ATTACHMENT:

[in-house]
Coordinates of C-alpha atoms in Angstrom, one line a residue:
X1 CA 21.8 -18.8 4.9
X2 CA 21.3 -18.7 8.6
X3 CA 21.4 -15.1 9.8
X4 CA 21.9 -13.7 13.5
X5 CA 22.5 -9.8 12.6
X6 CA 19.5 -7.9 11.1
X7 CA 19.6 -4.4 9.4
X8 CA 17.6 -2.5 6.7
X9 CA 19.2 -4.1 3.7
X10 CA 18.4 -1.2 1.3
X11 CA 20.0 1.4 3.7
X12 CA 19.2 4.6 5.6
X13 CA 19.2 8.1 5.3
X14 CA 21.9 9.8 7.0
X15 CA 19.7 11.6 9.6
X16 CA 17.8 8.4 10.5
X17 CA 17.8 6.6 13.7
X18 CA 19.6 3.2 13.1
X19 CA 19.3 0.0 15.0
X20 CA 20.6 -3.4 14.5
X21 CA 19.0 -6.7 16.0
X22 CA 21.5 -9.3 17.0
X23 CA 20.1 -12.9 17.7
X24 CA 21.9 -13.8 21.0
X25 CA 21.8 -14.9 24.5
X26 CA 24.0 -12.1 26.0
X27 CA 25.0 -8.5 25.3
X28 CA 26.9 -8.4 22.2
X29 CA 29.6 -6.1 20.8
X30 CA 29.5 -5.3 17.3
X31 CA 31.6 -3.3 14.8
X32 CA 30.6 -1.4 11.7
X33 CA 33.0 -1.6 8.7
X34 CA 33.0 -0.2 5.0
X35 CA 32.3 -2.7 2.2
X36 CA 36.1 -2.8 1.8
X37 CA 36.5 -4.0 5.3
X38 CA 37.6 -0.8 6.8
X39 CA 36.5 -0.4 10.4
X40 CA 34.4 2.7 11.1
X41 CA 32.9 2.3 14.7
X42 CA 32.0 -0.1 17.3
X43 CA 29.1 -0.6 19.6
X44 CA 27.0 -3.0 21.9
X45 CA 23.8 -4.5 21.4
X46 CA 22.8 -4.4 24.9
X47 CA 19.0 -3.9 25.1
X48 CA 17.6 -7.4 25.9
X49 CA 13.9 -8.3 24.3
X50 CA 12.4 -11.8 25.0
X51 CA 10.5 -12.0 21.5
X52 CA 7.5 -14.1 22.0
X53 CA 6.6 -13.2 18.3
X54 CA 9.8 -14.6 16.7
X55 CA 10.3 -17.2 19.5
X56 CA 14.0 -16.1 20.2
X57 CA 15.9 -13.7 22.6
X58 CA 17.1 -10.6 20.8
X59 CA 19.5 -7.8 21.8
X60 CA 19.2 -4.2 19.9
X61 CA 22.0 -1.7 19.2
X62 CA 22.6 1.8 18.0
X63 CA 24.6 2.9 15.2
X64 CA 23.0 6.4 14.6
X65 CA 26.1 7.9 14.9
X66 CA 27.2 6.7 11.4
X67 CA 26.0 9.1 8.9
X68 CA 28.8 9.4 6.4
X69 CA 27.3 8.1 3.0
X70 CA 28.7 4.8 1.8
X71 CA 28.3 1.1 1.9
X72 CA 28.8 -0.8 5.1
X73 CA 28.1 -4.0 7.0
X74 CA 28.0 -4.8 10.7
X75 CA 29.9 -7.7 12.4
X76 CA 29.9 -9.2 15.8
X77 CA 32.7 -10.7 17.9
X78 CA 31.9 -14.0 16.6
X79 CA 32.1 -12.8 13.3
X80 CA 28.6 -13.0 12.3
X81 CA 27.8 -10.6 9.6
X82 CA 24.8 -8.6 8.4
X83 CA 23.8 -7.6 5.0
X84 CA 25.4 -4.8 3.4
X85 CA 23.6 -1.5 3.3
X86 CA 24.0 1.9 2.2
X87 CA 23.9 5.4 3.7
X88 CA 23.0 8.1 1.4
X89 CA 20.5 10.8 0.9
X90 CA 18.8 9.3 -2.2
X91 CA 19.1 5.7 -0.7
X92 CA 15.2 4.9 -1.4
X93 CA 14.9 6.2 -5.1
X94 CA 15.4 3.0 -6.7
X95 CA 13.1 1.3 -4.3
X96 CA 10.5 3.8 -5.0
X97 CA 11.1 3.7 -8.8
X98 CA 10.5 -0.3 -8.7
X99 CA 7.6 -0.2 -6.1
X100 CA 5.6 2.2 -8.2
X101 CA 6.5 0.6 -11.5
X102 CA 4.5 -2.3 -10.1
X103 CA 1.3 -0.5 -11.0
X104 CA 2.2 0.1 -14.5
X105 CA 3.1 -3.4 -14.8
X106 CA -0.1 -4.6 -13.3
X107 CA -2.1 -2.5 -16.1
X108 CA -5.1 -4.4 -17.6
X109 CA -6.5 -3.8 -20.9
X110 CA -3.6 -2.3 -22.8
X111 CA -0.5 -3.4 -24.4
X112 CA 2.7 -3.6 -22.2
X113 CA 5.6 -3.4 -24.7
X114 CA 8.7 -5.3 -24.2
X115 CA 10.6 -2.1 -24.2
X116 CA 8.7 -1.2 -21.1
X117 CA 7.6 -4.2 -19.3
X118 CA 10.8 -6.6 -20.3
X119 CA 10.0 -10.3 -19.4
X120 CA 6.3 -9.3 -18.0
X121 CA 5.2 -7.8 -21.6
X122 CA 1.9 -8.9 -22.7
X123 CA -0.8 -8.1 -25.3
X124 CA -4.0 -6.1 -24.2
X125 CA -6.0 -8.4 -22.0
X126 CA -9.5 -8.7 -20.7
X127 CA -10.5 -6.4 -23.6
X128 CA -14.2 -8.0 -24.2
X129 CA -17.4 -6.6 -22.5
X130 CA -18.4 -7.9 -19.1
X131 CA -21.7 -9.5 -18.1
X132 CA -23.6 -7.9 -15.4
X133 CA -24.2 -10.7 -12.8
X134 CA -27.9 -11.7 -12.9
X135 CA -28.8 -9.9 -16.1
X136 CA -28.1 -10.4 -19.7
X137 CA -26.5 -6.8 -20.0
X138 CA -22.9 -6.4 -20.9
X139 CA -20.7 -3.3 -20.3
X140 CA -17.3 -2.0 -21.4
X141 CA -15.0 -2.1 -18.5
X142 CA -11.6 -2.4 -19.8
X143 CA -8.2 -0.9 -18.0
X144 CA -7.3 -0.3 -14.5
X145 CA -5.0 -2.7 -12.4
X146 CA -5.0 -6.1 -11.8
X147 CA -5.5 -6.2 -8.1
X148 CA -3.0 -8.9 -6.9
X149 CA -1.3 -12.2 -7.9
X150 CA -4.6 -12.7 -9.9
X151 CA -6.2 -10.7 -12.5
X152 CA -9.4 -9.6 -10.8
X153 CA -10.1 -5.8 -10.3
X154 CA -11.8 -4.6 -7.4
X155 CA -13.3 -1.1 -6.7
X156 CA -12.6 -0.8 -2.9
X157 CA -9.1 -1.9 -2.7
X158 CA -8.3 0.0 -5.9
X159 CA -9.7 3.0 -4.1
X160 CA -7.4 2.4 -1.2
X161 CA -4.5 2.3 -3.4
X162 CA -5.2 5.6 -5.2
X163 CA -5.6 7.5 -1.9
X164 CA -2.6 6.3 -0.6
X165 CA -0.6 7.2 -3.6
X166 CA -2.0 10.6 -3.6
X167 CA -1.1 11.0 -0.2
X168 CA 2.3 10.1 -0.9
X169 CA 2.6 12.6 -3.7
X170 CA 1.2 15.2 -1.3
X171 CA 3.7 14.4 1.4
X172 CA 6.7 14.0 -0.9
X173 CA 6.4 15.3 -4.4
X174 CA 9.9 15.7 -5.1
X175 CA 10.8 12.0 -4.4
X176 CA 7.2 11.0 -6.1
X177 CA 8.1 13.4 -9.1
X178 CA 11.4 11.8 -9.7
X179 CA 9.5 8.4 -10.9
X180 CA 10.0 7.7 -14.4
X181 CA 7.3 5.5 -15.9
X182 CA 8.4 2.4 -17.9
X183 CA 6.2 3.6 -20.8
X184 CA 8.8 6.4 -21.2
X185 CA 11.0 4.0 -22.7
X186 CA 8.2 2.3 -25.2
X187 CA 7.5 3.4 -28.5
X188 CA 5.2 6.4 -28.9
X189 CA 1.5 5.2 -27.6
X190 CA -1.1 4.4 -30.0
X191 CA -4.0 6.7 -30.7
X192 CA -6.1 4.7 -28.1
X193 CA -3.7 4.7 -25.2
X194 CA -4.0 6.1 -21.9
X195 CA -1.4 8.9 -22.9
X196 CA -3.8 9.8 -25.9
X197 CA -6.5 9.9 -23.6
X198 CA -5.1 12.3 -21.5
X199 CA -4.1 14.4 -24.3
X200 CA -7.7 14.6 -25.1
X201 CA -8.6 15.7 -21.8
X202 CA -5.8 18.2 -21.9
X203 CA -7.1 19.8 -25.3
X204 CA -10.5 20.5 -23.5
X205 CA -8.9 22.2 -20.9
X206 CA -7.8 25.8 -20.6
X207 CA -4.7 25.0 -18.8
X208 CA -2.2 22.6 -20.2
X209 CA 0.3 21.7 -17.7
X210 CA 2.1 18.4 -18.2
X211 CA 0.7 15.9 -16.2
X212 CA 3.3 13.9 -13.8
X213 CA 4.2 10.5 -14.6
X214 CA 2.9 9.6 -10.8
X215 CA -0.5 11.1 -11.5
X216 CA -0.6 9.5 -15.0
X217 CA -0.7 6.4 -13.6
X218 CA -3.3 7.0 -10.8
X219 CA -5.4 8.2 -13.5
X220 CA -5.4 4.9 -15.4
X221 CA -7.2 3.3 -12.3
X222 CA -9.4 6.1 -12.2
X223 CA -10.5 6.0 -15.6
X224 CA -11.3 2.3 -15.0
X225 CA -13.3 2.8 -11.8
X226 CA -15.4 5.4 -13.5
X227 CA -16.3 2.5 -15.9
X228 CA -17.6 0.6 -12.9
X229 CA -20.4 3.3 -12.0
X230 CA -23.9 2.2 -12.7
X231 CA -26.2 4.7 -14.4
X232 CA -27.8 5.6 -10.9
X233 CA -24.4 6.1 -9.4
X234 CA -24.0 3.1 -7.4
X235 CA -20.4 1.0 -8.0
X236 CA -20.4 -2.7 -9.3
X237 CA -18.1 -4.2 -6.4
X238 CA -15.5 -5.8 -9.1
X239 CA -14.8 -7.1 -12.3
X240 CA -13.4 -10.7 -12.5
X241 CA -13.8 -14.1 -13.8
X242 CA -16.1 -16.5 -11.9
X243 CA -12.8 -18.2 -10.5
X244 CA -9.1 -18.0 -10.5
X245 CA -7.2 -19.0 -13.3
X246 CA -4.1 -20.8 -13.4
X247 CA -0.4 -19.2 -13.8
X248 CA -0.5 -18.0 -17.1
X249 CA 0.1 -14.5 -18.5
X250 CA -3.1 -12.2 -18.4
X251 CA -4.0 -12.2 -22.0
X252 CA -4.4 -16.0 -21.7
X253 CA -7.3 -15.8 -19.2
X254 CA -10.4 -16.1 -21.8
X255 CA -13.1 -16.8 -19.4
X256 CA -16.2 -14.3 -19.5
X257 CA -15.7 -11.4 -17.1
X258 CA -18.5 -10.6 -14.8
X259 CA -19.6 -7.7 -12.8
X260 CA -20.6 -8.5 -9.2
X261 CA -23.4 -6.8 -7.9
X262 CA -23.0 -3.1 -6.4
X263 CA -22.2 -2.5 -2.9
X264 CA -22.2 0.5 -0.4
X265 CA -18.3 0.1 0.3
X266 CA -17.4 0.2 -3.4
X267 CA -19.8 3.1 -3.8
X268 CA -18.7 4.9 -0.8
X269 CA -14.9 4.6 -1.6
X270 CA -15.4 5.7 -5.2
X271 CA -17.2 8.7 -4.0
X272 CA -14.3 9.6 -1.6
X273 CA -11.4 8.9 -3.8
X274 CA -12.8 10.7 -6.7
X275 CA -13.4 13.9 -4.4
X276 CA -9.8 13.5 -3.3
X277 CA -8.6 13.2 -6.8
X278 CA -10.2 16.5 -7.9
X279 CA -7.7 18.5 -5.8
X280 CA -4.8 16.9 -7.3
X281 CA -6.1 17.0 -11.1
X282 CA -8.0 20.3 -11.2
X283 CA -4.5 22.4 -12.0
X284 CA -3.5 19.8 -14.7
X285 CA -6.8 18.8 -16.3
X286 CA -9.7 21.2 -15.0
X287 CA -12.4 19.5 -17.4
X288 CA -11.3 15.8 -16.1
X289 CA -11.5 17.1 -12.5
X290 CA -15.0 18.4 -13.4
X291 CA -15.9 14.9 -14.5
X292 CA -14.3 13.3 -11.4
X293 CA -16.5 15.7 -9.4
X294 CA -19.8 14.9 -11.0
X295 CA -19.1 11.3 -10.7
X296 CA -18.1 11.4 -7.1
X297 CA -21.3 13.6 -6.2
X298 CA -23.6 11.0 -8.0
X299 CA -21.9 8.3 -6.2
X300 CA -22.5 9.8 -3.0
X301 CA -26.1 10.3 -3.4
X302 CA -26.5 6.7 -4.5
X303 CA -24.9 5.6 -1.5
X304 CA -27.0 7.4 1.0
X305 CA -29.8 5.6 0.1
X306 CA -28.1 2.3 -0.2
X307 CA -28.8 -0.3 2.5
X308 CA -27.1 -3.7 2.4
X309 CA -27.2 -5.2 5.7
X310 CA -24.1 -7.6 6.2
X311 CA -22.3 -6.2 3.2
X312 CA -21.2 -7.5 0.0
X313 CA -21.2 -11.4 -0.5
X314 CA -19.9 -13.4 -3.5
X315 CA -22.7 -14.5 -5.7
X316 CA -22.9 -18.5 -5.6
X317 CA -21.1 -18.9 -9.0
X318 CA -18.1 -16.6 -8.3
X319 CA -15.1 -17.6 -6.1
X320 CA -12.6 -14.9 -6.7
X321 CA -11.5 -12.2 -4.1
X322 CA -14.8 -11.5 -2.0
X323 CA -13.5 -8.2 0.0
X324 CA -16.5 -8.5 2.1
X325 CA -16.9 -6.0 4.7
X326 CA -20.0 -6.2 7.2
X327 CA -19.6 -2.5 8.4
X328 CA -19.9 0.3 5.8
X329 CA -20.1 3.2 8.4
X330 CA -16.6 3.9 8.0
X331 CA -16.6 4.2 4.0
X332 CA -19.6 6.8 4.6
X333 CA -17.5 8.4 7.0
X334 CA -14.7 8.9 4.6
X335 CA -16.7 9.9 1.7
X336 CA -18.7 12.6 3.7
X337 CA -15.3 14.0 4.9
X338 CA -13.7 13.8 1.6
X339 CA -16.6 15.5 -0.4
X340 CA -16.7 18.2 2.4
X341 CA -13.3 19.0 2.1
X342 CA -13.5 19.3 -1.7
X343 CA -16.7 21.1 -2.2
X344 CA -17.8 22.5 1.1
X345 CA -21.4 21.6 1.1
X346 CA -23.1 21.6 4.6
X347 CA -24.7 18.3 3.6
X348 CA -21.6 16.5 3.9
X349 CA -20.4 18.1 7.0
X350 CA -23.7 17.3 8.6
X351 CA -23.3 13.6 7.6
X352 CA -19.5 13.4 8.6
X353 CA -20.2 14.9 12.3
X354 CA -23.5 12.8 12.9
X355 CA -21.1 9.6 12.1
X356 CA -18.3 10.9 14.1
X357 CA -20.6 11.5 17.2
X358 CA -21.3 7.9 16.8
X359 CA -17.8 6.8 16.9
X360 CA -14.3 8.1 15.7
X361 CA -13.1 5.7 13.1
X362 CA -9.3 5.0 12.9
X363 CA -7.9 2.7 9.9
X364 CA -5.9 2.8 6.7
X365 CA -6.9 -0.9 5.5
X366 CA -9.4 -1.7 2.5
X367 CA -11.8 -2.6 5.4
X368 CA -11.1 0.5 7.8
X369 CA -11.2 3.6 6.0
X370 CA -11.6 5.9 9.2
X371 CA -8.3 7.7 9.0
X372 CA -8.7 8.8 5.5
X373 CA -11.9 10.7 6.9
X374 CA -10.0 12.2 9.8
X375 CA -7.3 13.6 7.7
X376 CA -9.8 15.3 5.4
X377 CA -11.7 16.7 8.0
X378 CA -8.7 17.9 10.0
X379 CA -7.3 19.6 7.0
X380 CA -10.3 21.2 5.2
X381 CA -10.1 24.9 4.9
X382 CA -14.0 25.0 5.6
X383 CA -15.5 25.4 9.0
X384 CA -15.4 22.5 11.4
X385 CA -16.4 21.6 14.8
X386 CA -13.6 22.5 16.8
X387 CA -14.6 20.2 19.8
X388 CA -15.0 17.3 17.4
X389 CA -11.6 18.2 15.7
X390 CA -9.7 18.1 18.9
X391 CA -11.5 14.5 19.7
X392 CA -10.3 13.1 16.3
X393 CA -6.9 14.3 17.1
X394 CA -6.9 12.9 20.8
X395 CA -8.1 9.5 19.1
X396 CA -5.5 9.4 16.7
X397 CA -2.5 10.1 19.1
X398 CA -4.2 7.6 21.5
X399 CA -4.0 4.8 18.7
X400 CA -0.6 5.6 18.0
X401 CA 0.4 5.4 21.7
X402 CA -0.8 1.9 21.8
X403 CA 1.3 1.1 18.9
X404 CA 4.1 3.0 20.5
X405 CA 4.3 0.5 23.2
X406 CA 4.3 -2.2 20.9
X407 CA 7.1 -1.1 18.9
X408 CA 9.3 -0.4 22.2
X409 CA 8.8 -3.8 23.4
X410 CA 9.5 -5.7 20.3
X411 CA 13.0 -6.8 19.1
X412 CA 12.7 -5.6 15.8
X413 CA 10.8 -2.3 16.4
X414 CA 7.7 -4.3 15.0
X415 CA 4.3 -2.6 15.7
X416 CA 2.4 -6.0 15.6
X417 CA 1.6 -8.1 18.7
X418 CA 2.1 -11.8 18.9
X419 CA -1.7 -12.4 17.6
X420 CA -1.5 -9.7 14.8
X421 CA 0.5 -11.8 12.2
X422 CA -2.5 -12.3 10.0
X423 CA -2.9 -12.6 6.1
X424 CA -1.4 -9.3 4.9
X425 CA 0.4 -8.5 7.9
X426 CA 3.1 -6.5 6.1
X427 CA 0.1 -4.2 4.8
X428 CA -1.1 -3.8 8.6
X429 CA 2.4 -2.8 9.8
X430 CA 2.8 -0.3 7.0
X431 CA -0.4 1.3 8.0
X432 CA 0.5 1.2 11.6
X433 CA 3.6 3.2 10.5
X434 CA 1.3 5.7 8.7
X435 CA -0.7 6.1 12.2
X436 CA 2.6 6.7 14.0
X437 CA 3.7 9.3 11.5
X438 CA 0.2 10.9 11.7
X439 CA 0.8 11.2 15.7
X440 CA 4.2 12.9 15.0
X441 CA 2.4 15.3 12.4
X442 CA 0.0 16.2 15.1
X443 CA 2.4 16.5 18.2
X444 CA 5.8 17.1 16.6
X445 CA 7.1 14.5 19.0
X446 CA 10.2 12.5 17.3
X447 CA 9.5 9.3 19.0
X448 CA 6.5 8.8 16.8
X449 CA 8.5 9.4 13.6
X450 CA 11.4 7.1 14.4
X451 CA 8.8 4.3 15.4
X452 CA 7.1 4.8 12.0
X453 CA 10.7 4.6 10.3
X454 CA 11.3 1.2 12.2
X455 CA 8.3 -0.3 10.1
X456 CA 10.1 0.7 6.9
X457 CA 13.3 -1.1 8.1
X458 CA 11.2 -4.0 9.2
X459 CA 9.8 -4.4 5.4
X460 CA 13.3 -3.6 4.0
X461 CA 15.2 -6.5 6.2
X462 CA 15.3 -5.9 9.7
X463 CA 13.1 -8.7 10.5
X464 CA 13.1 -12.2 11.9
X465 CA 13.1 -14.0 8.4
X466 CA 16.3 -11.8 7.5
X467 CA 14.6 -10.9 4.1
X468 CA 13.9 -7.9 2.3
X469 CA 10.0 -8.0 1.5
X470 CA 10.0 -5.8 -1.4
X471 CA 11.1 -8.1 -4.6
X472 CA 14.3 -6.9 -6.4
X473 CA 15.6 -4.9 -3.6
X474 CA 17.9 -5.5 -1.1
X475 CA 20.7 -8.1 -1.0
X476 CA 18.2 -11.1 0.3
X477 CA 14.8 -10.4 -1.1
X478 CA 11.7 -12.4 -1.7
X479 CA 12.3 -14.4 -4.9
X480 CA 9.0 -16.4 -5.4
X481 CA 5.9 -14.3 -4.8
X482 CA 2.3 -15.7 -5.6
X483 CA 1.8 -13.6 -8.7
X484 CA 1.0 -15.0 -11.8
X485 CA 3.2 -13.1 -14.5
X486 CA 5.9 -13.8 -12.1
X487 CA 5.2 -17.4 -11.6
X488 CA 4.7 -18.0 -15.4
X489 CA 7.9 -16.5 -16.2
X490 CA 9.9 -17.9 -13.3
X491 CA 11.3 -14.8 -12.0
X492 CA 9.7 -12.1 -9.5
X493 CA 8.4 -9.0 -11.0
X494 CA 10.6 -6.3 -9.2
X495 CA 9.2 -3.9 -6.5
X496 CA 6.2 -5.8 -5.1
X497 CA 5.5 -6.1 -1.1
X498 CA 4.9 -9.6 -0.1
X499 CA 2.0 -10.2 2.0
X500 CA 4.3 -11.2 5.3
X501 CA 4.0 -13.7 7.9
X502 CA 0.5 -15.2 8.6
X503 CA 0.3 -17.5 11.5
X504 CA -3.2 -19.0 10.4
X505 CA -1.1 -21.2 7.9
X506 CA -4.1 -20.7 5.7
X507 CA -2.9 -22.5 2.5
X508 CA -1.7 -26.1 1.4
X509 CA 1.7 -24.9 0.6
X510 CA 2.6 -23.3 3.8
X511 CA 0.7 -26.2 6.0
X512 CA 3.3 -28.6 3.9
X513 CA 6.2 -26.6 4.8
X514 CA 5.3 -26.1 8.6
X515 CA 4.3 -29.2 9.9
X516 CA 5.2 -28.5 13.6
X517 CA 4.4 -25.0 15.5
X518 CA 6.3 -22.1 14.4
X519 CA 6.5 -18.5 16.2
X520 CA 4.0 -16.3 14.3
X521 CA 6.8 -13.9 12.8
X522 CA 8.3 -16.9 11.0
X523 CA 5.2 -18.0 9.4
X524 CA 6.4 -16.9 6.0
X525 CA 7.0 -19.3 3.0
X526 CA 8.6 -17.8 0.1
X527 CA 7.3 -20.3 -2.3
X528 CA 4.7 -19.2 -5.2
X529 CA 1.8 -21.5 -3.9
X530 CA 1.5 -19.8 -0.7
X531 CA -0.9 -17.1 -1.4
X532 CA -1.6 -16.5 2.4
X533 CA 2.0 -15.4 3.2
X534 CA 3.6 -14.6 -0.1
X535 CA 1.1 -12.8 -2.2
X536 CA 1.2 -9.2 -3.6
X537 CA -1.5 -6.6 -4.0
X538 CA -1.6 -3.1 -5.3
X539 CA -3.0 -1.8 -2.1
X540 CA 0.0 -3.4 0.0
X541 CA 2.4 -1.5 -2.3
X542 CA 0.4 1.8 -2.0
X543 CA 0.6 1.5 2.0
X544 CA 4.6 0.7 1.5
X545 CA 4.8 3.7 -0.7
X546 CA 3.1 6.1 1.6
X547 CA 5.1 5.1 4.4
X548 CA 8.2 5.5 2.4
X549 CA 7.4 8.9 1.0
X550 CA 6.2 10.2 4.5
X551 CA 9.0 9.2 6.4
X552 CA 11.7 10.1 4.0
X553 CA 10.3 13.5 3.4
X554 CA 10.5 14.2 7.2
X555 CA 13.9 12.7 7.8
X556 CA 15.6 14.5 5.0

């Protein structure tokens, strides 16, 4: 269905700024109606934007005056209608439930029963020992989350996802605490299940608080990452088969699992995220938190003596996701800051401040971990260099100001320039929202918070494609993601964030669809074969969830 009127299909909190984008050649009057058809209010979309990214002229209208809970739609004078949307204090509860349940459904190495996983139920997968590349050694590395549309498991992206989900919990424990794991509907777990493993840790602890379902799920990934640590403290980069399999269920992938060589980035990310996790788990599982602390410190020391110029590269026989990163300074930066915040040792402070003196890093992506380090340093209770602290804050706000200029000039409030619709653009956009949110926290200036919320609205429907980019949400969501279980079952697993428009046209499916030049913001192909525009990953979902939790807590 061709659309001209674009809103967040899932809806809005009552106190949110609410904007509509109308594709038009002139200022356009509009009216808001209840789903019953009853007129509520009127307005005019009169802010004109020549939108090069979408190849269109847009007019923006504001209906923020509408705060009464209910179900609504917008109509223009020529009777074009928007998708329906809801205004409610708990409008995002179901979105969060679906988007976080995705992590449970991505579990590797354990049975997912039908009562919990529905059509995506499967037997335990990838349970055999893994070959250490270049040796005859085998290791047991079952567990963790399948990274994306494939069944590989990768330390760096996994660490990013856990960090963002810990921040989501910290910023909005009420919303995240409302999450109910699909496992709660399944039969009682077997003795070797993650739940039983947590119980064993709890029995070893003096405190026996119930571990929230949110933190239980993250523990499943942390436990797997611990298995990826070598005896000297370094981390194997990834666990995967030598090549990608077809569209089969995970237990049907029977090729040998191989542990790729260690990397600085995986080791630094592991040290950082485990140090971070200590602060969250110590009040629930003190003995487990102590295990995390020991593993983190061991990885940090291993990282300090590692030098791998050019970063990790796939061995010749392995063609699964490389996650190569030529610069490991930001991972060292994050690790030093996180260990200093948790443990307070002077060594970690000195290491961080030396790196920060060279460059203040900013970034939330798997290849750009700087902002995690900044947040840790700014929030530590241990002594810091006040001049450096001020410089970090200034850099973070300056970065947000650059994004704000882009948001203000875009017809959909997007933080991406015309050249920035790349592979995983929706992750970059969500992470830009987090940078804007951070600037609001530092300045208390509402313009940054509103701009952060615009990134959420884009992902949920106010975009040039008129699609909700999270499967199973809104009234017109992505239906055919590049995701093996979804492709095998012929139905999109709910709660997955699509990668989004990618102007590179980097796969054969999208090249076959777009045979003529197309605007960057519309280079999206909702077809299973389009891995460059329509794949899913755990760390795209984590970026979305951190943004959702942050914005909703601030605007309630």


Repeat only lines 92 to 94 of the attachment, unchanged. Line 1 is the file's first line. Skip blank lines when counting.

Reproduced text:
X90 CA 18.8 9.3 -2.2
X91 CA 19.1 5.7 -0.7
X92 CA 15.2 4.9 -1.4